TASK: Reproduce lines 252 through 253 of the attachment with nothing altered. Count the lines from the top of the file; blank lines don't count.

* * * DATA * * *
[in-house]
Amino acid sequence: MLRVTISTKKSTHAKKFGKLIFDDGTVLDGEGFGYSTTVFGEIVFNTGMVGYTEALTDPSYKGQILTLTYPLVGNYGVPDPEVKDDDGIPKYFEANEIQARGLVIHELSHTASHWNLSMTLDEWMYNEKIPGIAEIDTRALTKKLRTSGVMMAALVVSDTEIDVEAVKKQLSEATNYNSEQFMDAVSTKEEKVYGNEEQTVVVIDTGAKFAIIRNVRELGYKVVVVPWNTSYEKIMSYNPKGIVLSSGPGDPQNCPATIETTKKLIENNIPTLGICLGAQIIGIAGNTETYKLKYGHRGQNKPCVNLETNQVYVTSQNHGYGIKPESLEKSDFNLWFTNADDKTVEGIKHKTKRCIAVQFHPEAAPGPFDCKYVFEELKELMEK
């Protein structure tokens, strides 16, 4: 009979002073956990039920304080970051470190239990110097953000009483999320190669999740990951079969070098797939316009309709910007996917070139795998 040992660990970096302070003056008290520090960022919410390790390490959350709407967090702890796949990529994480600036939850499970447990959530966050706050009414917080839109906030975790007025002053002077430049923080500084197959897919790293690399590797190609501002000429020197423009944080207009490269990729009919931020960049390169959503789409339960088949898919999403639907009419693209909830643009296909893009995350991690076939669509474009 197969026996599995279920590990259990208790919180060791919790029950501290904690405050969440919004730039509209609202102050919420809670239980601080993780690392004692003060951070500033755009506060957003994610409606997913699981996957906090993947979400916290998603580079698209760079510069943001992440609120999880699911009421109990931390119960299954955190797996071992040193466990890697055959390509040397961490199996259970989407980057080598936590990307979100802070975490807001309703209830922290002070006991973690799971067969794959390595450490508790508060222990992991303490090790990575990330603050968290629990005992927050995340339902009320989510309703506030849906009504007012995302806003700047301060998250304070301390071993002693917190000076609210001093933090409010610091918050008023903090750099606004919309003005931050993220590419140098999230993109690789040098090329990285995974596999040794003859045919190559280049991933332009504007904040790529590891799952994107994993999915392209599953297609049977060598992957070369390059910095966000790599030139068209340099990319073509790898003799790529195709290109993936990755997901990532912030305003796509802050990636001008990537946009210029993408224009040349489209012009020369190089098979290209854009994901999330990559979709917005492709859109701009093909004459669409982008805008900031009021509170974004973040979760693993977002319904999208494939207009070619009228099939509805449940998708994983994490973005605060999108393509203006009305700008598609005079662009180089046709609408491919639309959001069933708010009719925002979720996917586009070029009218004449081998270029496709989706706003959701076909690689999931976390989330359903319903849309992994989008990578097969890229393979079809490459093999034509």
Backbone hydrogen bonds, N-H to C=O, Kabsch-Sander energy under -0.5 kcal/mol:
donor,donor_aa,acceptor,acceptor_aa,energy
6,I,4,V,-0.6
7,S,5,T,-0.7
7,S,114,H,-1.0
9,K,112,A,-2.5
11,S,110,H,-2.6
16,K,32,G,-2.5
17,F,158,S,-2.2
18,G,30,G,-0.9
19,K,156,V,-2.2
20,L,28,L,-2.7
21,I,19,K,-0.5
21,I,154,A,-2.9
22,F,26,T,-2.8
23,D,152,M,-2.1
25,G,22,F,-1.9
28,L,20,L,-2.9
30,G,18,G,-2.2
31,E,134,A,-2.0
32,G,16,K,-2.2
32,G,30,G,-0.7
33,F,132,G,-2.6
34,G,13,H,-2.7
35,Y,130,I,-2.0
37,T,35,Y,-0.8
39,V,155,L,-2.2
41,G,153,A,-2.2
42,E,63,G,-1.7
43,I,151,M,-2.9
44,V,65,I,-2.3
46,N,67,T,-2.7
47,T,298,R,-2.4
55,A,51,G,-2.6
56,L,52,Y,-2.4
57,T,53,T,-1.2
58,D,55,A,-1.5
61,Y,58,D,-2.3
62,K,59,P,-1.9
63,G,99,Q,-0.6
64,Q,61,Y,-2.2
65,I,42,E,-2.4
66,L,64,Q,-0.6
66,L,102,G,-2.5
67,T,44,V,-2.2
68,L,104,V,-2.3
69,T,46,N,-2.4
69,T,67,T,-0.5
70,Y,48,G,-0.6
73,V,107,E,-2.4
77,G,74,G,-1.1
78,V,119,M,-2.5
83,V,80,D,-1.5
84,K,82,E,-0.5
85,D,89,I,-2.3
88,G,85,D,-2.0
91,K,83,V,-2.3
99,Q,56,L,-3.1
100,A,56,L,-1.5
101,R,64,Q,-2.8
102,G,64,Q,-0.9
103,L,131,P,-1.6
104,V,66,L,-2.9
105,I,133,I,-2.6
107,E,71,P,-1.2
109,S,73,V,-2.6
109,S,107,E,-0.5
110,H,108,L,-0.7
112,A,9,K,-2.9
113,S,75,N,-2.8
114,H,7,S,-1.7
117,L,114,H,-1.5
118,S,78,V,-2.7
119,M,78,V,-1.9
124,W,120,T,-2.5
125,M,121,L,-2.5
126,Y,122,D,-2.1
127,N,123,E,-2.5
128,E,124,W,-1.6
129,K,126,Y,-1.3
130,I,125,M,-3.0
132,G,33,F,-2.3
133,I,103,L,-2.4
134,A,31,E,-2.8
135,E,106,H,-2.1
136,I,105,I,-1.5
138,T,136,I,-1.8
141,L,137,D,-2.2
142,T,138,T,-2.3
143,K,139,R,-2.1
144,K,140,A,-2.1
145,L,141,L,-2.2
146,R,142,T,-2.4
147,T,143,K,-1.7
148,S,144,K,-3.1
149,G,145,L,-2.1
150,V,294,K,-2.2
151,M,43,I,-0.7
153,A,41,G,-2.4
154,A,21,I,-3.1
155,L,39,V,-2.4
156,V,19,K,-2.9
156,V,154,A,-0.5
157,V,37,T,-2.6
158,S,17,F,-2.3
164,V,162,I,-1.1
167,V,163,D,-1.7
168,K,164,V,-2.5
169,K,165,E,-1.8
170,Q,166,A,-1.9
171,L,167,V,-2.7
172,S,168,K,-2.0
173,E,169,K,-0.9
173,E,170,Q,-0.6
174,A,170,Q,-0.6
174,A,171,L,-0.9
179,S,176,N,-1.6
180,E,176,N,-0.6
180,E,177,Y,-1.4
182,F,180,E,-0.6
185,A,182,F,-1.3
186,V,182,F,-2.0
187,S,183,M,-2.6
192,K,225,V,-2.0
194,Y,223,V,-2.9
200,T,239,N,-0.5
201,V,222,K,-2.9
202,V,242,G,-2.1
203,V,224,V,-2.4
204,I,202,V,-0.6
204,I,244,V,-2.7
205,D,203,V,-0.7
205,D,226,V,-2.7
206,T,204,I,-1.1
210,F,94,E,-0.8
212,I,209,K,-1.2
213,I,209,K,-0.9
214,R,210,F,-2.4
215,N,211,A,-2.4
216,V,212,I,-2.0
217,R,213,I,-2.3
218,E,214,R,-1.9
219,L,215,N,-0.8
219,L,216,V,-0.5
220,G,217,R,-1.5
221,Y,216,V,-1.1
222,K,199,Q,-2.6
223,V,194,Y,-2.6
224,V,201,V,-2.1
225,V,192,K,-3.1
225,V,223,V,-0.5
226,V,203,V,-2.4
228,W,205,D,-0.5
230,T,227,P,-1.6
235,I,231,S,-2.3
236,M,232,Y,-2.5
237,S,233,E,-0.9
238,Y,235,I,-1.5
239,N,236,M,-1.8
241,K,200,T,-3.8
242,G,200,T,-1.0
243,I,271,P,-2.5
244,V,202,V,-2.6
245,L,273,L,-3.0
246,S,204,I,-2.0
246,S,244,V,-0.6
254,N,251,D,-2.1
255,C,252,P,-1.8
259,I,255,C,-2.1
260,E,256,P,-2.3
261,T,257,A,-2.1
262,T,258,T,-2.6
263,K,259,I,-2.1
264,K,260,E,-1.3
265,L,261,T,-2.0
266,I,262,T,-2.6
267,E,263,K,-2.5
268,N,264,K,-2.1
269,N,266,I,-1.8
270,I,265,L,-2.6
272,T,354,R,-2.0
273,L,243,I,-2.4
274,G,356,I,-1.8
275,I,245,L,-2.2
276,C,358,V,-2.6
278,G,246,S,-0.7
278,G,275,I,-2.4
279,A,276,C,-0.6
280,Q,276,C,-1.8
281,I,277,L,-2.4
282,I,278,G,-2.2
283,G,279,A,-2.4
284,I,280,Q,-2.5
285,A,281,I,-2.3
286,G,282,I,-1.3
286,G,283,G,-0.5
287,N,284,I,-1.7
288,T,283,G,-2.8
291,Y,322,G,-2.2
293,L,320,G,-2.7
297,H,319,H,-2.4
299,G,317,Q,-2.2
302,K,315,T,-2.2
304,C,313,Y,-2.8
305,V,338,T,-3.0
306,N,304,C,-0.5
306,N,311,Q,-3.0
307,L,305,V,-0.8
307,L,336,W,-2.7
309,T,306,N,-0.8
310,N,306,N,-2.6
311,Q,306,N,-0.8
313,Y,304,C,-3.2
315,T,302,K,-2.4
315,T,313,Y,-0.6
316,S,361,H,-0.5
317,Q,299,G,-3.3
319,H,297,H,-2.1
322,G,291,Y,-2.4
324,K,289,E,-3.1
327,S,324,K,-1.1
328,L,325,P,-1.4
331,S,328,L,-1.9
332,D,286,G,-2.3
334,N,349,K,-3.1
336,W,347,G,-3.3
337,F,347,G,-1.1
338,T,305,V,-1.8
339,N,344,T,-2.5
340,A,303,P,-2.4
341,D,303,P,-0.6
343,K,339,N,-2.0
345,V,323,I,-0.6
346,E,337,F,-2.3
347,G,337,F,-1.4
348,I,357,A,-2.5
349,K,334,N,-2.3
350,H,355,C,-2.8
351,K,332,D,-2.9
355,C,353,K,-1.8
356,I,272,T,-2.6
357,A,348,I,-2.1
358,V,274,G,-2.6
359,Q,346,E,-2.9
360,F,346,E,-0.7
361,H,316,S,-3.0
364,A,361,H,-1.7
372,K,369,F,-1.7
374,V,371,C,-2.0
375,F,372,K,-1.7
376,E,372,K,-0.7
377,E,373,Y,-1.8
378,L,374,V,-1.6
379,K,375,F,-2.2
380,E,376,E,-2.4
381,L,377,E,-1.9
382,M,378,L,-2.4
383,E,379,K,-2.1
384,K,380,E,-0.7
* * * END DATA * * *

374,V,371,C,-2.0
375,F,372,K,-1.7